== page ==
Wednesday, November 04, 2009

Somewhere In My Broken Heart


The greatest threat of injury we face in this life comes not at the hand of our enemy, but from the the hand of the one who claims they love us.

Our greatest pain comes from one who was thought to be the greatest source of comfort. The circle of love has always been an exhilarating ride that, inevitably, plunges many into the shear depths of heartbreak and hell. I admire those who have been dealt kindly in this regard ... they are the lucky ones.

Love places us at great, grave risk. The one we love has a harsh, powerful and deadly weapon at their disposal ... the ability to simply change their mind. The loss of love is our most cruel of all pains, because it is often done at the hand of one we loved, needed and trusted the most. Don't ever take for granted that the person you have deep affection for will be there tomorrow ... the first step for total loss is often complete confidence. And trust.

There is no shield for this. No defense. No protection. No warning. We can accomplish many things in this life except for one basic fact: we can not change anybody's mind about anything. This is something they have to do themselves.

And so Billy Dean came on WoodSongs this past Monday night, carrying in his work-bag of songs and stories probably the most honest and devastating song about loss in recent country music history. "Somewhere In My Broken Heart" was a huge, heartbreaking ballad of intense personal devastation and it rocketed to the top of the charts and helped Billy sell over 4 million albums. He co-wrote it with the great songwriter Richard Leigh, who joined Billy on stage Monday night.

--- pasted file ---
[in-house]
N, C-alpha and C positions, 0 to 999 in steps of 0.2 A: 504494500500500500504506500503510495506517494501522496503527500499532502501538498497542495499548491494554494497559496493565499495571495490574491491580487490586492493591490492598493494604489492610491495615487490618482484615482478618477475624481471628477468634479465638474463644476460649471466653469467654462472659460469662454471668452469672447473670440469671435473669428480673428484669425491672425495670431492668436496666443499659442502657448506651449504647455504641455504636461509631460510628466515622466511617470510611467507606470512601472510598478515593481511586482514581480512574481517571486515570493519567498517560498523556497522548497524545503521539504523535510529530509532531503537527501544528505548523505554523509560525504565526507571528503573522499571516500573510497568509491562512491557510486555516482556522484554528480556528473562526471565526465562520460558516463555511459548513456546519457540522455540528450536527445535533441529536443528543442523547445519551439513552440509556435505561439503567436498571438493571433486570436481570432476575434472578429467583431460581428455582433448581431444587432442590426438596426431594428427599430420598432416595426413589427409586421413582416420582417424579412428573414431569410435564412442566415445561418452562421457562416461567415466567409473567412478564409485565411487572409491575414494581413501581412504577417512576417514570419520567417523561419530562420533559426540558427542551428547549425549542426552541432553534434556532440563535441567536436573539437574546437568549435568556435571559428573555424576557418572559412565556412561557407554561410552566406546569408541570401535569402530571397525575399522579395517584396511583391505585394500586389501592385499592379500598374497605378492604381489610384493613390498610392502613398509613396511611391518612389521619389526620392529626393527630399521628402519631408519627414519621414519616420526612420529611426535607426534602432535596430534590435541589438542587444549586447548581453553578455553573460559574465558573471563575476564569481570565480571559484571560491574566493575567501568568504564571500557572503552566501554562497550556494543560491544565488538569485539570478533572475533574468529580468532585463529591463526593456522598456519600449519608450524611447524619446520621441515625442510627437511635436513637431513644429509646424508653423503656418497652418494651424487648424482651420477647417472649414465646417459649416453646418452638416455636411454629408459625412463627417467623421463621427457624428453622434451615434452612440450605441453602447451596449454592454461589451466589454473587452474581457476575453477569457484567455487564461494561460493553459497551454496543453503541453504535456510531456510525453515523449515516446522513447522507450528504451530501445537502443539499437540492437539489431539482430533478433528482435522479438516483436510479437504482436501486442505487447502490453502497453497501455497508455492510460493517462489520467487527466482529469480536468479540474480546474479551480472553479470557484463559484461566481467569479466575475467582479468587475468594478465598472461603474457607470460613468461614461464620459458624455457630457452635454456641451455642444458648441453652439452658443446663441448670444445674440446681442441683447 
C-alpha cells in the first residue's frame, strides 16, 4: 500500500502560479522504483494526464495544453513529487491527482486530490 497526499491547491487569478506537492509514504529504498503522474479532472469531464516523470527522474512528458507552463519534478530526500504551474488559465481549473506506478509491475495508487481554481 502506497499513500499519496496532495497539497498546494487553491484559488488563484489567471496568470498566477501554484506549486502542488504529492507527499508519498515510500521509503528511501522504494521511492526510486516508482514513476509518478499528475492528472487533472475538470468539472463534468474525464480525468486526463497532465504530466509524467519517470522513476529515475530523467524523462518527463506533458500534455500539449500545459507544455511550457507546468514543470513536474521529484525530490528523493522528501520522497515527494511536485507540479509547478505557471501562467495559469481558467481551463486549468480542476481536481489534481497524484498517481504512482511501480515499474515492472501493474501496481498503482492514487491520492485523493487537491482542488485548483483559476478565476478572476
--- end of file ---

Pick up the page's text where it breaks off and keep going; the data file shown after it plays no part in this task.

And as they sang the song during the show ... Billy is a fine singer and a talented and rich guitarist as well ... I couldn't help but reflect back to losses and love lost. Even my own. The song connects because so many have felt this emotional knife plunge deep into our souls at the hand of one we trusted and needed the most.

And, my, how the walls of an empty home can thunder in a tsunami of dark stillness at four in the morning ... I encourage anyone who has felt the stunning silence of someone you love drifting away from you to check out the song on YouTube. Here's a link:

This clip is the music video of the song, filmed back when a music video was about the song and not just a blatant marketing vehicle to sell product. I wish record companies got it through their head that the audience only cares about the song, not the marketing plan. Oh, well.

So, a tip of the glass to all on the mend, to any who have carried the weight of someone leaving, to those who have felt the coldness of a steal blade piercing through their soul as the one you love gives up ... and walks away.

I've been off the blogging effort for a while. It's been an unusual and busy four months, to say the least. I've been traveling a lot, working on the new Ravenwood CD, working on the Caney Creek motion picture, Walden is still being shown on PBS stations and it is now released on DVD, WoodSongs has had several special event shows, two kids ... you get the idea.

Next week, a double broadcast event with Sam Bush ... and for the first time in our show's history, I will have a co-host on a broadcast. Thanks for listening and supporting WoodSongs!